Thursday, March 29, 2018
I was commenting to my wife a couple of days ago that the three hardest seasons to preach are Christmas, Easter and Pentecost—how do we find something new or fresh or engaging year after year after year. Yet, in spite of my consternations and anxieties, God always provides the approach or tact I need to take in telling the old, old story.
Like others in my Narrative Lectionary group, I struggled with which passage from John to share for our Good Friday service. I settled on 19:16-30...a continuation of where we left off a couple of weeks back. Why not continue the story?
v. 16-22 – Jesus is handed over for crucifixion. Pilate plays his part declaring Jesus “King of the Jews.”
v.23-24 – Soldiers divide Jesus clothing among themselves, cast lots for the ‘seamless’ tunic.
v.25-27 – Jesus entrusts the care of his mother, Mary, to his disciple, John.
v.28-30 – Jesus dies. He is thirsty...takes a last drink...and dies. “It is finished.”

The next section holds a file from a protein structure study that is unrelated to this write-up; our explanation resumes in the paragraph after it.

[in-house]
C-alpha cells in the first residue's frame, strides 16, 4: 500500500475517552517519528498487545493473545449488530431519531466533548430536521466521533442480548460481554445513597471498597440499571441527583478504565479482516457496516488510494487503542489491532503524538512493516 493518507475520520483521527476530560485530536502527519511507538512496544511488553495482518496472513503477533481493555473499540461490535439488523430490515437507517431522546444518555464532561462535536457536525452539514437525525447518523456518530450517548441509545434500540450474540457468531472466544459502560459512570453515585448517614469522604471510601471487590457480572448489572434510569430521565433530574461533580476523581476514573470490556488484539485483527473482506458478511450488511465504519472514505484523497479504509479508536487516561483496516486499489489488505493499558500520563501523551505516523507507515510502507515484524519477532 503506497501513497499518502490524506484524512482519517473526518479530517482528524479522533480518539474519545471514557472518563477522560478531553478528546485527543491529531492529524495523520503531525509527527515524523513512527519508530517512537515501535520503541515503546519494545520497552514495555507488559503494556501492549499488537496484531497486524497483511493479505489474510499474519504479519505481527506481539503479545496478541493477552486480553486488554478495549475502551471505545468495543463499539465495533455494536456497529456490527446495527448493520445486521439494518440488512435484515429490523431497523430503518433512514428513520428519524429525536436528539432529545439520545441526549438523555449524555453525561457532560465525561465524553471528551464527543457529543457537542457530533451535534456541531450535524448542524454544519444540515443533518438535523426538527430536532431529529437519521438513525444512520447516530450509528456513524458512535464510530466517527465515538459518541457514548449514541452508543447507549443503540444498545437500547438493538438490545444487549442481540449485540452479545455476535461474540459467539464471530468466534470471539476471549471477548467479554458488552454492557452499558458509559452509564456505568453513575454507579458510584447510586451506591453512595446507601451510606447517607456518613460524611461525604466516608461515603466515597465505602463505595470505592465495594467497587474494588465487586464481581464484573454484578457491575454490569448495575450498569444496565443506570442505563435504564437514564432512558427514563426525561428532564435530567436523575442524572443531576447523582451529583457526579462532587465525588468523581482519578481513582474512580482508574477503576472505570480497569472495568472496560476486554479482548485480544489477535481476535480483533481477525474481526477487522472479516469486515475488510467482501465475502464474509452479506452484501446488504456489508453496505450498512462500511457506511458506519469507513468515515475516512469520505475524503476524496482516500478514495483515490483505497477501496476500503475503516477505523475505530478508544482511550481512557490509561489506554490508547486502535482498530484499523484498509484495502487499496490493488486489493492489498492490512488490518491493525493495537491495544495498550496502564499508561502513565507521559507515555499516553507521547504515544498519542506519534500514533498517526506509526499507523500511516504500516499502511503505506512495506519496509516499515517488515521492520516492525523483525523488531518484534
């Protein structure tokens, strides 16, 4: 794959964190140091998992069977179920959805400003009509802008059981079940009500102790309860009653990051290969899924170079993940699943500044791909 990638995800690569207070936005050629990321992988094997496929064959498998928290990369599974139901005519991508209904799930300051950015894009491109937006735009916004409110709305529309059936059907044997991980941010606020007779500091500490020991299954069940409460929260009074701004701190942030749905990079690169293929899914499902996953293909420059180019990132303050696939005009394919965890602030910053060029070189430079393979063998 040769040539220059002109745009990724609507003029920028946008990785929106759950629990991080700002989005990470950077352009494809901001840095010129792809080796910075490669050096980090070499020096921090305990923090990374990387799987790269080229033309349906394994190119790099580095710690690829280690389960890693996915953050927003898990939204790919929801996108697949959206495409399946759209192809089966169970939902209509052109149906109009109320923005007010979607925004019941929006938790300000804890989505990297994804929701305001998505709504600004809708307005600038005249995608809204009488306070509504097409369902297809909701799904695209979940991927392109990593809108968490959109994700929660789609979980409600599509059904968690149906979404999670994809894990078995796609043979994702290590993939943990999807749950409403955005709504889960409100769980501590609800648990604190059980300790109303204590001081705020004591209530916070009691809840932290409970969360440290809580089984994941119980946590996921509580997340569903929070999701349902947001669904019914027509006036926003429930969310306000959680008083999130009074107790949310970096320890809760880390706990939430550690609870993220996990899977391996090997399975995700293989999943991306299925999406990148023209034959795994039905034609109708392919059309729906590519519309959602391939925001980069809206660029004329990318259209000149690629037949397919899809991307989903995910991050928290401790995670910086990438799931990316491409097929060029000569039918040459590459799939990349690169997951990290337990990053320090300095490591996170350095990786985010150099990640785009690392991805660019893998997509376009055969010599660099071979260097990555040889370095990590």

Thoughts and Reflections—
“It is finished.” In addition to being a pastor, I am also an English instructor at our local community college. As an English teacher, I take an interest in all thing ‘grammatical.’ So, when I come to these final words of Jesus in John, I cannot help but ask, “What is ‘it’ that is finished?”
‘It’ is a pronoun—a word that takes the place of a noun. Pronouns allow us to converse without constantly repeating the topic, subject, person’s name, etc. For example, without pronouns, we’d have to talk like this: Hi, James! How is James’ dog doing? Has James’ taken James’ dog for a walk lately? And, how is James’ mother? Awkward, right? So, we are very thankful for words like ‘you’ and ‘she’ and ‘it.’ The word that the pronoun stands for is its antecedent: Hey, Mike. How are you? The antecedent of ‘you’ is Mike.
It is finished. What is finished, what is ‘it’? What is the antecedent of it?